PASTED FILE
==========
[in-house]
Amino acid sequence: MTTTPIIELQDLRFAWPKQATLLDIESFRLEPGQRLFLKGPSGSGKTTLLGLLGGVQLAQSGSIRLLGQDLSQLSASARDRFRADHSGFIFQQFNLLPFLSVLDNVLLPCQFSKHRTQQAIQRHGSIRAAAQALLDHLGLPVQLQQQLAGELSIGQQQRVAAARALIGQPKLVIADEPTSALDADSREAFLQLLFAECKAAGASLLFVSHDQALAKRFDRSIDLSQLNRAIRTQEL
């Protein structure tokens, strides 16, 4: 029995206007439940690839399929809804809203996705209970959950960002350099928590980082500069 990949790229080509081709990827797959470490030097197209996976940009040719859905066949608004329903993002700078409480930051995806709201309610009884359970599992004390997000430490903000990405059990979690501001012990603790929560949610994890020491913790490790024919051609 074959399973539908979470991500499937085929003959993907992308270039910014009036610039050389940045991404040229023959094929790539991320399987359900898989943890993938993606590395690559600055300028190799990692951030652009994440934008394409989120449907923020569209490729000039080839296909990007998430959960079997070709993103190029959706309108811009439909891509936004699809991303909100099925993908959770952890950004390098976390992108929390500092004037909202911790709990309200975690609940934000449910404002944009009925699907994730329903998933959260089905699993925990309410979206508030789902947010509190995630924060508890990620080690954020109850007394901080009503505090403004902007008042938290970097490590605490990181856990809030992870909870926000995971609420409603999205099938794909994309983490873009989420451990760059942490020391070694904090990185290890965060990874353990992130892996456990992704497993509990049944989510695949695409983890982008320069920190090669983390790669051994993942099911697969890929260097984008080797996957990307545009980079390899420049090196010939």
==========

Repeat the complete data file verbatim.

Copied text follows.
[in-house]
Amino acid sequence: MTTTPIIELQDLRFAWPKQATLLDIESFRLEPGQRLFLKGPSGSGKTTLLGLLGGVQLAQSGSIRLLGQDLSQLSASARDRFRADHSGFIFQQFNLLPFLSVLDNVLLPCQFSKHRTQQAIQRHGSIRAAAQALLDHLGLPVQLQQQLAGELSIGQQQRVAAARALIGQPKLVIADEPTSALDADSREAFLQLLFAECKAAGASLLFVSHDQALAKRFDRSIDLSQLNRAIRTQEL
């Protein structure tokens, strides 16, 4: 029995206007439940690839399929809804809203996705209970959950960002350099928590980082500069 990949790229080509081709990827797959470490030097197209996976940009040719859905066949608004329903993002700078409480930051995806709201309610009884359970599992004390997000430490903000990405059990979690501001012990603790929560949610994890020491913790490790024919051609 074959399973539908979470991500499937085929003959993907992308270039910014009036610039050389940045991404040229023959094929790539991320399987359900898989943890993938993606590395690559600055300028190799990692951030652009994440934008394409989120449907923020569209490729000039080839296909990007998430959960079997070709993103190029959706309108811009439909891509936004699809991303909100099925993908959770952890950004390098976390992108929390500092004037909202911790709990309200975690609940934000449910404002944009009925699907994730329903998933959260089905699993925990309410979206508030789902947010509190995630924060508890990620080690954020109850007394901080009503505090403004902007008042938290970097490590605490990181856990809030992870909870926000995971609420409603999205099938794909994309983490873009989420451990760059942490020391070694904090990185290890965060990874353990992130892996456990992704497993509990049944989510695949695409983890982008320069920190090669983390790669051994993942099911697969890929260097984008080797996957990307545009980079390899420049090196010939």